Message Number: YG2071 | New FHL Archives Search
Date: 2001-04-02 20:51:00 UTC
Subject: Re: Low blood sugar but no physical signs

Dr. Williams,

Thank you for your response. I'm hoping you are correct and there
was some lab errors, however the doc is usually back with a reading
in about ten minutes. Perhaps the machine he uses is not working
correctly. I was hoping that his levels are actually higher than
they sound - it's frightening to hear such levels. I may take him to
another local vet just for the blood test on a different machine. I
don't want to stress him out too much though, so maybe just treating
him with the prednisone and watching him (which I would do whether he
was a 20 or a 70)is my best bet and to just let it go from there. Is
there any reason I would really want to know exactly what the actual
number is if I'm going to treat him the same either way?

Thanks again for your help. I really respect your opinion.


--- In Ferret-Health-list@y..., "Bruce Williams, DVM" <williams@e...>

> 21 is too low to go without some type of clinical symptom.
> One explanation for low values in apparently normal animals is lab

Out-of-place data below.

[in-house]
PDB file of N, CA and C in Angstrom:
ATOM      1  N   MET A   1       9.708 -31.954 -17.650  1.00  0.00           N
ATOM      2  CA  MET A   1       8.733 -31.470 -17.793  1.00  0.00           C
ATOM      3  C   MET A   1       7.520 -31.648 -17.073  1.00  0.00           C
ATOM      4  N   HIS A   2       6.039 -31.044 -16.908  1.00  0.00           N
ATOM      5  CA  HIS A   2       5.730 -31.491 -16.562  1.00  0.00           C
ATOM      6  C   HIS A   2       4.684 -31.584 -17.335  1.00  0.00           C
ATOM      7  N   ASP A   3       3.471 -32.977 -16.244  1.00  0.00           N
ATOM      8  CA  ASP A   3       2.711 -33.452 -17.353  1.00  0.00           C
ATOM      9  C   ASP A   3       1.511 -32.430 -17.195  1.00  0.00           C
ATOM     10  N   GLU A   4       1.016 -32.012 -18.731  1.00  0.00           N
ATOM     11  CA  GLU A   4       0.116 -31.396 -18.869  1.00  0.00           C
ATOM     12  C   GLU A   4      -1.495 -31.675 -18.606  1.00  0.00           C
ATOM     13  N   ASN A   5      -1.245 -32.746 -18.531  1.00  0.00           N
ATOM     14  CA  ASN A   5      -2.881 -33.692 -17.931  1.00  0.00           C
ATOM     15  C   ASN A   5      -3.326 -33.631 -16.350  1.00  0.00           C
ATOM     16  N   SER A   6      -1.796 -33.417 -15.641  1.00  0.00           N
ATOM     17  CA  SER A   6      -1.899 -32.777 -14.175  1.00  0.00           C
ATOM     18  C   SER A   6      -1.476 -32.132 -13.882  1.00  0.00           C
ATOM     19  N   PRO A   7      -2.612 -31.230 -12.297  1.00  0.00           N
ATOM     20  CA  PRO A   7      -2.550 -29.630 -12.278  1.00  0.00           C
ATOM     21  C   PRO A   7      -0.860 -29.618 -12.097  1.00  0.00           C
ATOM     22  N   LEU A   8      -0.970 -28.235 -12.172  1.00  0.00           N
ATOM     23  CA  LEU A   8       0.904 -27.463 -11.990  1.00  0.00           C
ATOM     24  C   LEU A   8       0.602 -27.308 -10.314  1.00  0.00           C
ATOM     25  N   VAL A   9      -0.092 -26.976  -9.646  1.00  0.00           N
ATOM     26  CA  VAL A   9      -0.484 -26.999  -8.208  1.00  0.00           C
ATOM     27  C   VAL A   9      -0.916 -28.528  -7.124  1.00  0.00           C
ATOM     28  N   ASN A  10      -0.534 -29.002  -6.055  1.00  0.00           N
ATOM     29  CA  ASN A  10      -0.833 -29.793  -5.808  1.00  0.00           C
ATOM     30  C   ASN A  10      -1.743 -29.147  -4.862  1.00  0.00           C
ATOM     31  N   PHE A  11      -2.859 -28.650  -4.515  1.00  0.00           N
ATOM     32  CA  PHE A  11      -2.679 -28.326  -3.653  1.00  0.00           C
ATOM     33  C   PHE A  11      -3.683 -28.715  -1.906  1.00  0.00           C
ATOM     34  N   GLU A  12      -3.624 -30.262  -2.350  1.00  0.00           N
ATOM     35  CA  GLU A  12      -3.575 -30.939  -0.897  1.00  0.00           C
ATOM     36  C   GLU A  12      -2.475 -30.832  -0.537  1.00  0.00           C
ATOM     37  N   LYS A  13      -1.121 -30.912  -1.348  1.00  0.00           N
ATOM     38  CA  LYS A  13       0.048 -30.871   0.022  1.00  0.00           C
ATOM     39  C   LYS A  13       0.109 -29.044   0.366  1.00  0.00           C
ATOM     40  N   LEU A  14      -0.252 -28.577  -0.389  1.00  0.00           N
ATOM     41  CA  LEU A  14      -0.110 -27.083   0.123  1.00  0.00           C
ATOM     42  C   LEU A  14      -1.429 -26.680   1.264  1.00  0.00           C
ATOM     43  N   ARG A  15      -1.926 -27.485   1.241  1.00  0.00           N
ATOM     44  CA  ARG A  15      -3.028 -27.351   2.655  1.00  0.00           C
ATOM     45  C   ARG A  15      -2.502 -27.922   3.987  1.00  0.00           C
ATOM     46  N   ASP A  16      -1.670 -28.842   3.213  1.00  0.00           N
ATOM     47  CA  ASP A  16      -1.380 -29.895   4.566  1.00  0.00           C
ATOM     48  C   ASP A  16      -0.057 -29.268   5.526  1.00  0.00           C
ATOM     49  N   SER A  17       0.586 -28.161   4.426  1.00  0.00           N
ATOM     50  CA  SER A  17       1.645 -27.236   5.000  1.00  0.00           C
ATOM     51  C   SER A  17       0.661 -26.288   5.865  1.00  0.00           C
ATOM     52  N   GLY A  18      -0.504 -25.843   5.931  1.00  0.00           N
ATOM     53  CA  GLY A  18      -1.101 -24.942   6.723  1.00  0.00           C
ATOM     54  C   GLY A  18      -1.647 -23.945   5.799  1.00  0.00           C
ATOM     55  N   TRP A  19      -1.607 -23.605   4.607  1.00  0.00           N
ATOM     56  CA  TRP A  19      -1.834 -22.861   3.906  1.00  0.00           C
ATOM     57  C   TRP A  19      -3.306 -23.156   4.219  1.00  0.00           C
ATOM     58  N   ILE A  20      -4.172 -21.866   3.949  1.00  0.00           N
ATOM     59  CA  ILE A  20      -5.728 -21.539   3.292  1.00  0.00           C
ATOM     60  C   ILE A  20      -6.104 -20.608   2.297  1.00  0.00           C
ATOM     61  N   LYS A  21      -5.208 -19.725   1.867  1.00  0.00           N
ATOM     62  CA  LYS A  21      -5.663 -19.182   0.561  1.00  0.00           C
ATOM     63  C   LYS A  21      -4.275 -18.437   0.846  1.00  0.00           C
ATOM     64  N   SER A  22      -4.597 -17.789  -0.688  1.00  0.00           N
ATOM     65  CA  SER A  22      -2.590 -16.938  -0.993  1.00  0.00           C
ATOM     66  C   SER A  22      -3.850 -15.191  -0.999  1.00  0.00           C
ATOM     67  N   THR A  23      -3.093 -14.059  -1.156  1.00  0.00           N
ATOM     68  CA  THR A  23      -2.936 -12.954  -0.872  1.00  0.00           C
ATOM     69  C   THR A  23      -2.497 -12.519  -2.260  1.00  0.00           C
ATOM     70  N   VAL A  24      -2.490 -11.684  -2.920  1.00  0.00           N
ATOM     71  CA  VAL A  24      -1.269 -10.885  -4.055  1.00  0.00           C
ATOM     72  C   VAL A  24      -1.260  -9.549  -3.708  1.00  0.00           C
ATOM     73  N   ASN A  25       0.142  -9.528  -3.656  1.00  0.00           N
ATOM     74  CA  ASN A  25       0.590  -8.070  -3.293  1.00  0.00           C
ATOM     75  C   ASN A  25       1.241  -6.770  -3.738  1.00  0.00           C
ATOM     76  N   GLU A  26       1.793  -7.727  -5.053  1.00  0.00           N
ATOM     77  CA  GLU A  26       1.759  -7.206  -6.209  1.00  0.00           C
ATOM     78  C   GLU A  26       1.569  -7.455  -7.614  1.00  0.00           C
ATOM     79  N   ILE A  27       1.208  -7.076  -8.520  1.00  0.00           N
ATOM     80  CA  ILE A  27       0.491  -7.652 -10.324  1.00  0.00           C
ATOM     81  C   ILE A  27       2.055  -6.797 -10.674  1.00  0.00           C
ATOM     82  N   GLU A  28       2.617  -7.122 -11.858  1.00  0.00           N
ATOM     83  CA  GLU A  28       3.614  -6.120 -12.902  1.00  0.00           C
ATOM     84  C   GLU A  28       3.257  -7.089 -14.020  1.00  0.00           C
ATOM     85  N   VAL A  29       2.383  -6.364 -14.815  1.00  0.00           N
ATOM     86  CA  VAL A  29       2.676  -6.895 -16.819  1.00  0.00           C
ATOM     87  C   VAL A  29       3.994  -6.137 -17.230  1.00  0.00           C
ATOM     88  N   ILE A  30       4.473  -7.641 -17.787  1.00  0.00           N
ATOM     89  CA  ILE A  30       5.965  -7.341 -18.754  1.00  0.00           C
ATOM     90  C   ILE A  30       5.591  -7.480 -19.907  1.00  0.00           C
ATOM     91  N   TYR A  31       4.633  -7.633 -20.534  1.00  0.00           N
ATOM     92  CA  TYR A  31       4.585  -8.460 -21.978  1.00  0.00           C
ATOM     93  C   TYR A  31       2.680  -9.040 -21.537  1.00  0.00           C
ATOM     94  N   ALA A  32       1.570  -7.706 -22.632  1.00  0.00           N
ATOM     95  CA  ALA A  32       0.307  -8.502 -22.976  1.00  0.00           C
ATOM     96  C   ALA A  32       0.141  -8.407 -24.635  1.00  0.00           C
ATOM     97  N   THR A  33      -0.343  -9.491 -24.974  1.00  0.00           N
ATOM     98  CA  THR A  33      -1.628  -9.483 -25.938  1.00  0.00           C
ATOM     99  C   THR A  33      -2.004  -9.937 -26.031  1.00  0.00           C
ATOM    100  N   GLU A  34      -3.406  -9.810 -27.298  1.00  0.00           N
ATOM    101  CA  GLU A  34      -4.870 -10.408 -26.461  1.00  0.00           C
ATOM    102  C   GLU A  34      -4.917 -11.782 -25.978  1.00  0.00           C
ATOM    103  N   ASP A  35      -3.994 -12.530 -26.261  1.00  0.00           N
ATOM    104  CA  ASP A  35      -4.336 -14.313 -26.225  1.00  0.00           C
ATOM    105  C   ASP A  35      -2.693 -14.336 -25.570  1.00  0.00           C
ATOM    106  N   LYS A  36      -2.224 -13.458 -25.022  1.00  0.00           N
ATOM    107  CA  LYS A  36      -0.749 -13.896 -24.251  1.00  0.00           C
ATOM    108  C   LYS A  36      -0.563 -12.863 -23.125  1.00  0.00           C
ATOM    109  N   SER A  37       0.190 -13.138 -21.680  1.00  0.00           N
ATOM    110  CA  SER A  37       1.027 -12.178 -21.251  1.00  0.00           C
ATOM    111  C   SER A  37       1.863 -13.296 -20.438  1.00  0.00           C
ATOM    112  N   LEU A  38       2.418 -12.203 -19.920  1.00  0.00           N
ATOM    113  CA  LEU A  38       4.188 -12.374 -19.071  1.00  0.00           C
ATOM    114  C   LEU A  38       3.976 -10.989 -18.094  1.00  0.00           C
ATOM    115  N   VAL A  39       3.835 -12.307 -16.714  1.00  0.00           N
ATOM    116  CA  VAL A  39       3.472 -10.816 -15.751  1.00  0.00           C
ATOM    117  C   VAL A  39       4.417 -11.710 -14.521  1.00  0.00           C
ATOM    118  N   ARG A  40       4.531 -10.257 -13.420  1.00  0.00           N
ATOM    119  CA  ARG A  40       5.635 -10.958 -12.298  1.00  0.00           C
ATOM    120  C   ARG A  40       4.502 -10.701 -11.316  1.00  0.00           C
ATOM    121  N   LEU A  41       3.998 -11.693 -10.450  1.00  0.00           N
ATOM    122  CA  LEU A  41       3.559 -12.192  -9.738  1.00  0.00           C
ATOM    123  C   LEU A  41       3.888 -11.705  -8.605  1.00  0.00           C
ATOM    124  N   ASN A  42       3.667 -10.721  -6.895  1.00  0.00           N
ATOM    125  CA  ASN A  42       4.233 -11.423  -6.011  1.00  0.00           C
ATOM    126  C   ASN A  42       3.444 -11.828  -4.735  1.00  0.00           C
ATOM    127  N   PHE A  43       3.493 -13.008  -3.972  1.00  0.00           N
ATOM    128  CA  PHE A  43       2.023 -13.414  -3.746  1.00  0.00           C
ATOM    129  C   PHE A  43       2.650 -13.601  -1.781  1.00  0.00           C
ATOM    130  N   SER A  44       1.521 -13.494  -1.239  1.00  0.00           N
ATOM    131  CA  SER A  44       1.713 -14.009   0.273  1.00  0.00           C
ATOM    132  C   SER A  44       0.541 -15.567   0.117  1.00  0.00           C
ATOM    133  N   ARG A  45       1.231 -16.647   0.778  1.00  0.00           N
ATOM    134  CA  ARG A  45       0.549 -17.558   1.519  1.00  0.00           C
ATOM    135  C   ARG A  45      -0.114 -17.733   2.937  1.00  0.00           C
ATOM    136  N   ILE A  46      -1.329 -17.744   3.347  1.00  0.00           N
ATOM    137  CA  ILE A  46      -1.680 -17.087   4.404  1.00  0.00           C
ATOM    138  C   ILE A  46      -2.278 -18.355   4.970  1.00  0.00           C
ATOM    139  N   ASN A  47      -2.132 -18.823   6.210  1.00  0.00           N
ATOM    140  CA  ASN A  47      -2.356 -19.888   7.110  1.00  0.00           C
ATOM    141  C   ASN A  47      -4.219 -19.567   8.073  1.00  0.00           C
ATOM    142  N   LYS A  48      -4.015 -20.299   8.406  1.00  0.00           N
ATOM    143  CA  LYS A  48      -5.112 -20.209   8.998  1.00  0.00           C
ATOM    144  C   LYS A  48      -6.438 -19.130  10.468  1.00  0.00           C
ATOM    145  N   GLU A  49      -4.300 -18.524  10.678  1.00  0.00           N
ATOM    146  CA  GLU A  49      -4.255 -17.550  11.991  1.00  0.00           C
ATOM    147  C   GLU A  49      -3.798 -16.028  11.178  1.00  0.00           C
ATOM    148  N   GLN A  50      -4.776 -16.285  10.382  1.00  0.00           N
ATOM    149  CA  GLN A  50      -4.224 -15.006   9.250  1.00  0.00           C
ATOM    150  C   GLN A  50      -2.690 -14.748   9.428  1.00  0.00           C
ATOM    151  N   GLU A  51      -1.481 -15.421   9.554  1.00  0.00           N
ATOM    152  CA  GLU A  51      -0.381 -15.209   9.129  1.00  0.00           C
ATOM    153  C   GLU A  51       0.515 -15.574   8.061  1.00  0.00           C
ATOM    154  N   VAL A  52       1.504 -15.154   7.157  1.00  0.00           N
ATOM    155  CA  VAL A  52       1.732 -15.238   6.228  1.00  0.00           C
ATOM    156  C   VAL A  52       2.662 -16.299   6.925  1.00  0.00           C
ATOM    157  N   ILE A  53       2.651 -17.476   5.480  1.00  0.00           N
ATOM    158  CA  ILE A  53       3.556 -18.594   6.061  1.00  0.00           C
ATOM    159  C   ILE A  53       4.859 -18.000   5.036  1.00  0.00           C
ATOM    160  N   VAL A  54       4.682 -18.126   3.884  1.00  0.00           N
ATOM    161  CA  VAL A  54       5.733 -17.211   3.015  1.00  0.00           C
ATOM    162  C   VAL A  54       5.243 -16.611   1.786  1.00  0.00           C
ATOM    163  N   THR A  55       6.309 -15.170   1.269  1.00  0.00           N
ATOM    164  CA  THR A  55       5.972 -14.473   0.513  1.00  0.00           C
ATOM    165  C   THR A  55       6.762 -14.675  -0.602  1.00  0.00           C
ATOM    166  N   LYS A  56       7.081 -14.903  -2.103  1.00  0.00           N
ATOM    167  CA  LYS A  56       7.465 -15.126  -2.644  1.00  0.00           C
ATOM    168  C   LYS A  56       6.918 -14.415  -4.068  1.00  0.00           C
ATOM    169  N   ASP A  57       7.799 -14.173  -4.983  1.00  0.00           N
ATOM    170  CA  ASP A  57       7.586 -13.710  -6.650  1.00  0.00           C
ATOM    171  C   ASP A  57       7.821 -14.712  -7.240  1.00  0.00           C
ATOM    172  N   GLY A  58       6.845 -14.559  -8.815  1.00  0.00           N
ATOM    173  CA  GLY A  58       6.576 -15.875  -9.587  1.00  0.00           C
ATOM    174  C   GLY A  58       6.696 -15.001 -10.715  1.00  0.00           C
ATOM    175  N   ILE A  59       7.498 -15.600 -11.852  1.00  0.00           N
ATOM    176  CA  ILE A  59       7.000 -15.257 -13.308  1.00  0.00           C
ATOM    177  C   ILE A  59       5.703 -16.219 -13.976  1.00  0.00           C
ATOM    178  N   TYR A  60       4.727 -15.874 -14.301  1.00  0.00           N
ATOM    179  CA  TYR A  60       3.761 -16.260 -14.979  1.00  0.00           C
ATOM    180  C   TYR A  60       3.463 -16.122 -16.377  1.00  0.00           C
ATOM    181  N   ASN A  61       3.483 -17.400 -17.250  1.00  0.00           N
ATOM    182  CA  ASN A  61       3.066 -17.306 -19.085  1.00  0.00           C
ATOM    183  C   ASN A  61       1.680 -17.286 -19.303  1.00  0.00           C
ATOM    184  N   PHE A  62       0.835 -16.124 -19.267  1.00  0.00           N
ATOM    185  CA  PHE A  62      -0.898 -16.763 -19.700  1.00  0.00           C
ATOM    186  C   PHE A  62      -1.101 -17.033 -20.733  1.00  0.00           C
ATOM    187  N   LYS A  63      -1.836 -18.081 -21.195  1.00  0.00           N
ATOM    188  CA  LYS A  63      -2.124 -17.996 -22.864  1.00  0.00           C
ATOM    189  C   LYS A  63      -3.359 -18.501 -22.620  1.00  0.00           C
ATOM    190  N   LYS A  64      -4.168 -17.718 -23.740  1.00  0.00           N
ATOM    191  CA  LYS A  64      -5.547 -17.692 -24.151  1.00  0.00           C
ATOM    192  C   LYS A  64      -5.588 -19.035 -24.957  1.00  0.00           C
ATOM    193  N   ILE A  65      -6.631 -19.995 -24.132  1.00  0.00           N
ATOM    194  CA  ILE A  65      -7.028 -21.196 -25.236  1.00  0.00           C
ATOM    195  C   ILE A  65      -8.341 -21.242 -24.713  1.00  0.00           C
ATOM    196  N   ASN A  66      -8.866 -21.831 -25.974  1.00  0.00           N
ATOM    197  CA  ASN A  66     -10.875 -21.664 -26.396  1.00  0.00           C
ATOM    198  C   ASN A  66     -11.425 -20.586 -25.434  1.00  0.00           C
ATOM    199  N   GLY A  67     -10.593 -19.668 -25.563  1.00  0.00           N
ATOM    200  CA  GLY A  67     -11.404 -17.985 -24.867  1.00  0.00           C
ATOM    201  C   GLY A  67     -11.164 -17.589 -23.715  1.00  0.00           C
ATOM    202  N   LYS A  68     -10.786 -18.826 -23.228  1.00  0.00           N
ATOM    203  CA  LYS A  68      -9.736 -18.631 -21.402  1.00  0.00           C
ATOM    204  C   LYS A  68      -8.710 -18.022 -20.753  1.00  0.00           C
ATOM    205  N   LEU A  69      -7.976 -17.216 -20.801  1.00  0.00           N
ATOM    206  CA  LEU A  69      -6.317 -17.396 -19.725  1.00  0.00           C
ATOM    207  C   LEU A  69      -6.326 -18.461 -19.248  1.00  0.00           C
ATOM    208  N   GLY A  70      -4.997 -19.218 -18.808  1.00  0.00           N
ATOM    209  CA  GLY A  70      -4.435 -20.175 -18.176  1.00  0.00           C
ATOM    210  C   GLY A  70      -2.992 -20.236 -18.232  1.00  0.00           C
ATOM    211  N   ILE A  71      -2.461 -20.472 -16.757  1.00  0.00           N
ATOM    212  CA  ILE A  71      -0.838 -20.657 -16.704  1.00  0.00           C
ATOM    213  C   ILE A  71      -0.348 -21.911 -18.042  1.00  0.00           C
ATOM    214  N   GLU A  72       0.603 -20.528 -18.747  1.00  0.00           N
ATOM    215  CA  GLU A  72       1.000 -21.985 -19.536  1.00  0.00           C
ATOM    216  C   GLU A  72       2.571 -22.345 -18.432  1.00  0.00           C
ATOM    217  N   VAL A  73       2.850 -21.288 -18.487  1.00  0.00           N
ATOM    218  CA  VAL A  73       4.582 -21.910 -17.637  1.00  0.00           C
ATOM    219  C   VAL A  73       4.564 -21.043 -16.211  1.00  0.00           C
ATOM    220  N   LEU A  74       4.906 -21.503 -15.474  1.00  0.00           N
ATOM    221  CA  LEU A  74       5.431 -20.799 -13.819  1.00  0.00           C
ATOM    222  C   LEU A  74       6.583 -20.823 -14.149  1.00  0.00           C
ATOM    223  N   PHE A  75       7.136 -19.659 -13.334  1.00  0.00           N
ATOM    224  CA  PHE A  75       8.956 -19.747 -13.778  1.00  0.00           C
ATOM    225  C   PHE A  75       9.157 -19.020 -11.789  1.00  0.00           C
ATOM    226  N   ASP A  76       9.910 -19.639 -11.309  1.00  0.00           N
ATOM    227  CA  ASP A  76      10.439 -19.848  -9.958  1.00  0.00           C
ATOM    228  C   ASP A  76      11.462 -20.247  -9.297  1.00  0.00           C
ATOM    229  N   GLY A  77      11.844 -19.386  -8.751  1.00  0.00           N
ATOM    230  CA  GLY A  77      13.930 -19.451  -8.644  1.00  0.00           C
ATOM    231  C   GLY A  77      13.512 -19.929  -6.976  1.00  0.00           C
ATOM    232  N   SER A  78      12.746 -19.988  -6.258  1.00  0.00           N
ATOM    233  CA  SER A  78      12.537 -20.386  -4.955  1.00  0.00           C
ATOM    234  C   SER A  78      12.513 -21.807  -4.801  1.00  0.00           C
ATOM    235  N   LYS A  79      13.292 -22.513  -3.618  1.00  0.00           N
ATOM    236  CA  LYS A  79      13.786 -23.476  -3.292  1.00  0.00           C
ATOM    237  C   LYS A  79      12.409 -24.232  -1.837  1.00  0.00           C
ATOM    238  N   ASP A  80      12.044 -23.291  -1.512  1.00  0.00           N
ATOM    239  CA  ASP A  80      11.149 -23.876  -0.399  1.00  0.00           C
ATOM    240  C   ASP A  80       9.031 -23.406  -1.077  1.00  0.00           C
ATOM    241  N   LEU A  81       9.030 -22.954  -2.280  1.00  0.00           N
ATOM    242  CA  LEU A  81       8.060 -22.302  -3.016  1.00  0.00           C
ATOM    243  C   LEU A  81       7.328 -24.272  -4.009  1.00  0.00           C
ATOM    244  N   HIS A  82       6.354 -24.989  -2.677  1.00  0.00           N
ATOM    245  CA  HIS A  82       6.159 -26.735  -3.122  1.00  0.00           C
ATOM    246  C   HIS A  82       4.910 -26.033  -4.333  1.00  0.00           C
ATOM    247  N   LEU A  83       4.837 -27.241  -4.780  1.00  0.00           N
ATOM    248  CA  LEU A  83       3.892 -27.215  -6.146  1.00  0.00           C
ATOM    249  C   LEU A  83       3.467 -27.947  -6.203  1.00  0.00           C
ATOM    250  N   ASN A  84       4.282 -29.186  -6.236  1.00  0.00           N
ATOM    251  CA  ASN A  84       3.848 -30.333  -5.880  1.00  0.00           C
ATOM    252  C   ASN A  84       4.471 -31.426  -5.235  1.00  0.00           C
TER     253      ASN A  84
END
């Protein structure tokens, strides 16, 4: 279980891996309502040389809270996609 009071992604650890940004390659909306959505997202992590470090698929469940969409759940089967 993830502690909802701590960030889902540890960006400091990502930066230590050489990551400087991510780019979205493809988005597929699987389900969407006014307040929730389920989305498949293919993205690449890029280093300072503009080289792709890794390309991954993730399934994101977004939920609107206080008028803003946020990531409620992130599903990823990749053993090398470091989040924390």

> error (which I unfortunately see on a regular basis.)
> The most common reason for this error is poor handling of the
> sample. Red blood cells have the ability to utilize the glucose in
> the serum to continue their vital processes once the blood is
> from the body. If the sample is not quickly spun down and the red
> cells removed, then they will continue to utilize the glucose in
> sample to maintain their own cellular processes.
> Usually, the samples are clotted and ready to spin within 5
> The fact of the matter is that during office hours, many clinics
> very busy, and often don't have the time to spin down samples
> immediately. Few clinics have full-time lab personnel - usually one
> of the techs handles bloodwork as well as other chores.
> also come up. If the blood sample gets parked for 15-20 minutes,
> decrease in glucose is noticeable.
> While there is always the possibility for an animal to adapt to a
> blood sugar, I would think that one this low (only 25% of the
> would have to result in some symptoms.)
> With kindest regards,
> Bruce H. Williams, DVM, DACVP
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